Q: What is something you’ve learned about yourself or about the world since becoming a Big Sister?
A: I have learned that “sister” means so many more things than simply someone you are related to and the role of a sister does not have to be filled by a biological relation. “Sister” means mentor, confidant, teacher, student, listener, helper, and friend.
Q: Who were some of your female role models growing up? What made them such positive role models for you?
A: My main female role model growing up is my grandma. She is an amazing person. An immigrant from Ireland, she came to America by herself at 18. She has taught me what it means to be a strong, independent, and pragmatic woman, and I could not thank her enough for that. She is the strongest, most resilient woman I know. I look at her and am so proud and in awe of her spirit.
Q: What is something your Little Sister has taught you since you’ve been matched?
A: Nadege has taught me what it is like to be a kid again. Something I noticed near the end of my freshman year was that often times I would get so wrapped up in exams, papers, commitments, and meaningless drama that I forgot what it was like to splash around in the pool or play Monopoly for hours or just hang out and paint nails. Over the last year and a half with Nadege, I have learned once again that sometimes it is not about how stressful the week before was or decisions looming on the horizon. Sometimes the only thing that matters is the good company you are in and who owns Park Place.
Lisa Ewing was honored as Big Sister of the Year in our Big For a Day program. Big For a Day (BFAD) is a program where women are matched with a girl on our wait list for a one-time Big Sister activity such as bowling, a dance class, a martial arts workshop, or a trip to the Aquarium. Big For a Day activities occur once a month on a Saturday. You can volunteer as little as twice a year or as often as once a month.
Guest Post by Marketing Intern, Molly Decker
Initially, what made you want to get involved with Big Sister?
I got involved in a program for mentoring middle school students for their science projects, in preparation for the local and state science fairs. I enjoyed the program and began thinking I could do more. I was working full time and going to school at night, so I wasn’t sure if I would have the time to be involved. Then l learned about the Big For a Day program, and it seemed like a great fit.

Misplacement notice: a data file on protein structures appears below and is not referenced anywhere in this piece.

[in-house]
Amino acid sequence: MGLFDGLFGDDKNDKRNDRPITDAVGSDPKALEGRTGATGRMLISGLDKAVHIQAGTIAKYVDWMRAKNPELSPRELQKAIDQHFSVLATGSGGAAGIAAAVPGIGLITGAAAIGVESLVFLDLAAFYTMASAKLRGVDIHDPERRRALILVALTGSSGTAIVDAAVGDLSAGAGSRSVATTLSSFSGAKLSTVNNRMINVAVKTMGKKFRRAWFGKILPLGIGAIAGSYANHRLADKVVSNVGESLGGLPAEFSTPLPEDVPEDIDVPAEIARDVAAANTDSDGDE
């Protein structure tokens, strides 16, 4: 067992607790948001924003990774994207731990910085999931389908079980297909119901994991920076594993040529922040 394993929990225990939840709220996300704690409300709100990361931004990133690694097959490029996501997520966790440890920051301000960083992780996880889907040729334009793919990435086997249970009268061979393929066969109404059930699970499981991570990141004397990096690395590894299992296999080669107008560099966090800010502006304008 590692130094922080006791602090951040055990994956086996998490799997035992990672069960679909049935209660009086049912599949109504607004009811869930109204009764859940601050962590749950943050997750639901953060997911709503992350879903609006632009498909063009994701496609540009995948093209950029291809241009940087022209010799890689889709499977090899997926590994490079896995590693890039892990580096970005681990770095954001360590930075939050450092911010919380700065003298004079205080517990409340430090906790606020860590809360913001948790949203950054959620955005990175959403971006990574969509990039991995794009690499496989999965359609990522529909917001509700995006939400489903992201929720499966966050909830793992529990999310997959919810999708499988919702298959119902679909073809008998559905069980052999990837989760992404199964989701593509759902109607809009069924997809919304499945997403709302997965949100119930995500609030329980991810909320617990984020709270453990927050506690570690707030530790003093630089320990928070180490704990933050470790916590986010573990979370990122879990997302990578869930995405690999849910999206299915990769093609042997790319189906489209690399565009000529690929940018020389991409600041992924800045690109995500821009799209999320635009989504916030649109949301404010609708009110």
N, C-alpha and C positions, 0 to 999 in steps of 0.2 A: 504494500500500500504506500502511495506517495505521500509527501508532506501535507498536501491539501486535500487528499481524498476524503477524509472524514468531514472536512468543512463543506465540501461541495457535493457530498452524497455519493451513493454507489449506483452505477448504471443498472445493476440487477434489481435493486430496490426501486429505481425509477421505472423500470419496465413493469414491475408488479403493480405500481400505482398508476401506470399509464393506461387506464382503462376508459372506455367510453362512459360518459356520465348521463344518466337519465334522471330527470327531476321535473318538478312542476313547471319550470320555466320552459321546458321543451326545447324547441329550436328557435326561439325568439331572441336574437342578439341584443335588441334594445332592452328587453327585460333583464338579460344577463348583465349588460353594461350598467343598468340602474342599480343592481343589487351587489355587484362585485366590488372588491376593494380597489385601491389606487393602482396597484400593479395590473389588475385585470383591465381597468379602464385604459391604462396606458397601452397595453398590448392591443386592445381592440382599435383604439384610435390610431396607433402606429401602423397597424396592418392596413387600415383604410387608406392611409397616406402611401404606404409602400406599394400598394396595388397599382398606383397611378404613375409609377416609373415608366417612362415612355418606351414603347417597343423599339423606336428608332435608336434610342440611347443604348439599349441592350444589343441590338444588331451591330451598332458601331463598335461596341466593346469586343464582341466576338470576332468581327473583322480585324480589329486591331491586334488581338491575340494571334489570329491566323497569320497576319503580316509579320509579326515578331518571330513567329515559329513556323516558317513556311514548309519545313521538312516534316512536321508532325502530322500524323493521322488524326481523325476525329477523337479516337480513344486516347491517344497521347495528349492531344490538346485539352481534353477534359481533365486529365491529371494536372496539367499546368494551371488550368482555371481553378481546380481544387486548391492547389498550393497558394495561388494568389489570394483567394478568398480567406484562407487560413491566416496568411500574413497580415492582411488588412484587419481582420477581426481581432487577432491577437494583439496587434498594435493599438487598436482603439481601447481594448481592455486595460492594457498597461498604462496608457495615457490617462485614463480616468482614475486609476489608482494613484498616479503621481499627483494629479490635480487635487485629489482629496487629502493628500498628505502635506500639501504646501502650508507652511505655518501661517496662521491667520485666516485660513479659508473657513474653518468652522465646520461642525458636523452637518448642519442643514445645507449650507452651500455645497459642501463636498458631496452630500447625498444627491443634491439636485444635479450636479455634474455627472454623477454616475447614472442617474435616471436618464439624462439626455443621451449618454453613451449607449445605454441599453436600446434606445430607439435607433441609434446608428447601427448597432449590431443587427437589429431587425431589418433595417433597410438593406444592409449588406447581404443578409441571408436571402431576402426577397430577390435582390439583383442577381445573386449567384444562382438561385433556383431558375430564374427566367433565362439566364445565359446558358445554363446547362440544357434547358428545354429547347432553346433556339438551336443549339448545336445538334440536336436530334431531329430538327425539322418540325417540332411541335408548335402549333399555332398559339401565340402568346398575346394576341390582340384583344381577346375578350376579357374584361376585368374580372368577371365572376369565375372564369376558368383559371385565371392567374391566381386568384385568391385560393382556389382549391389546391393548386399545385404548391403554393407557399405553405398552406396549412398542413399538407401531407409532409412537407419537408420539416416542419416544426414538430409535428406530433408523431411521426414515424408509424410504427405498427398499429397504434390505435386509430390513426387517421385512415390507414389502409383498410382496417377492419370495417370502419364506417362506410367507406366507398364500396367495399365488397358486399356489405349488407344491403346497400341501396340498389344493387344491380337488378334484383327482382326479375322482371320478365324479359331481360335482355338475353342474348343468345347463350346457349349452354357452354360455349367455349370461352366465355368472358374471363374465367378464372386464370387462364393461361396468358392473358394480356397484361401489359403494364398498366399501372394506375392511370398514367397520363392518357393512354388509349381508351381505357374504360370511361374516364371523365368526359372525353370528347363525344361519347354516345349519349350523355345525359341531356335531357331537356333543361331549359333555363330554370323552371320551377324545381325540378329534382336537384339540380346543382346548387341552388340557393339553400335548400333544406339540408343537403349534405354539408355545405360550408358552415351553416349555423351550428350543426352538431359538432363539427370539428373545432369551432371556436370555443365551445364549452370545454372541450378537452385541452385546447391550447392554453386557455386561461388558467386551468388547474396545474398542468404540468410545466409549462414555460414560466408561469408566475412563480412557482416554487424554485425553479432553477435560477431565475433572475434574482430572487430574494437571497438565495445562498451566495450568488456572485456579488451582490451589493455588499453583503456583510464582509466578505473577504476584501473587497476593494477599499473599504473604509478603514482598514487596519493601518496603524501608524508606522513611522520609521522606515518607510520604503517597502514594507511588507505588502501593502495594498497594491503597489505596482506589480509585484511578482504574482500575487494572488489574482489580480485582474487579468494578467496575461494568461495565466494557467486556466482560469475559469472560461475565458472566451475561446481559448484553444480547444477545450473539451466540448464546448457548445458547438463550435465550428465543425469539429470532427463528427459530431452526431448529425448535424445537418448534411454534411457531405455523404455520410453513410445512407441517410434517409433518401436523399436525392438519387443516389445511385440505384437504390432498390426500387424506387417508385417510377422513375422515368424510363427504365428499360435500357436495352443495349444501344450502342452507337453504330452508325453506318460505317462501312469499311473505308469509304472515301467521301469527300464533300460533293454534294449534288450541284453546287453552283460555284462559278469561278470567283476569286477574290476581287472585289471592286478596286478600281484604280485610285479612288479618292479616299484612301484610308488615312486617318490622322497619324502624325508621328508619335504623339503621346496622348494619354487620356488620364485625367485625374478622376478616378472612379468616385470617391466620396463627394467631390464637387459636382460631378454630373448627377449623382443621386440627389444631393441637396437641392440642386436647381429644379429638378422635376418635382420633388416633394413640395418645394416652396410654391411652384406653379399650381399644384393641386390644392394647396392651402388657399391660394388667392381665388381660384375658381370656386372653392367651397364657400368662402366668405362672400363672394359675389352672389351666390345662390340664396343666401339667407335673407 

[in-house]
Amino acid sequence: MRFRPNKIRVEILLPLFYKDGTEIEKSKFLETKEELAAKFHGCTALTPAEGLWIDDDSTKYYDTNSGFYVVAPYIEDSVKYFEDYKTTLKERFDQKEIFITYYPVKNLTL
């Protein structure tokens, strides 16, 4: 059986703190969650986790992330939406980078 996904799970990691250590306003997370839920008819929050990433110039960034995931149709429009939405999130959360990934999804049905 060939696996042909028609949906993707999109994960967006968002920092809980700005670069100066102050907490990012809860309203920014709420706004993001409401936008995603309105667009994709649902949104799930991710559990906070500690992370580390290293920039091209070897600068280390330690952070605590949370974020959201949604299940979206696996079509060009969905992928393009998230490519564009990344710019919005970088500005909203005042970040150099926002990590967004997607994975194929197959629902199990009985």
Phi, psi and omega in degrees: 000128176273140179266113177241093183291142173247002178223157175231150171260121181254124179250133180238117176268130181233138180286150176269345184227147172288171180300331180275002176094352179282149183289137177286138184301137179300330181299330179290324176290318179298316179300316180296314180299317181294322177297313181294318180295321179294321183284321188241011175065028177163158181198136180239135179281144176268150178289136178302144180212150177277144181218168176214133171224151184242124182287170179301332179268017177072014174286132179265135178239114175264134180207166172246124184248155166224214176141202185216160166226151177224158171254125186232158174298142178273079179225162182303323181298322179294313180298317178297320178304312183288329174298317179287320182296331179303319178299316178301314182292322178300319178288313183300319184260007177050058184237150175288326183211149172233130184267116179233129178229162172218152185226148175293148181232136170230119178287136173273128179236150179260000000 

How do you approach making connections with the new Little Sisters you get paired with at each event?
There’s often a lot of activities at the events, so if there are multiple games or arts and crafts projects, I just ask my Little Sister where they want to start. If they’re still holding back a bit, I’ll suggest we start at a particular activity and go from there. I’m usually pretty excited to be doing any activity, and they usually pick up on my excitement.
What’s a favorite activity you’ve done with Big Sister and what makes it so memorable?
That’s hard to say – Big Sister always has such fun events. The Halloween parties are a lot of fun – everyone dresses up in great costumes! Especially the home-made theme costumes where matches create something together. The Winter Wonderland party is a lot of fun – being in Faneuil Hall with the decorations and getting to decorate cookies. The sporting events at colleges are also a lot of fun. As I said – it’s so hard to pick just one!
What’s something you’ve learned about yourself or about the world since becoming a part of Big For a Day?
I now understand that even if you don’t get to spend a tremendous amount of time with a girl, you can still make a difference in her life.
What would you say to women who are on the fence about applying to Big For a Day—any words of encouragement or advice?
I would say find a way to become involved. Just call the office or search the website for opportunities. It is a great experience, and you get back so much in return. It means so much to the girls. Just think back to when you were young. If you were lucky, you had a big sister or someone you could talk to about whatever was on your mind. If not, wouldn’t you have liked to have that someone? You can be that someone for a young girl.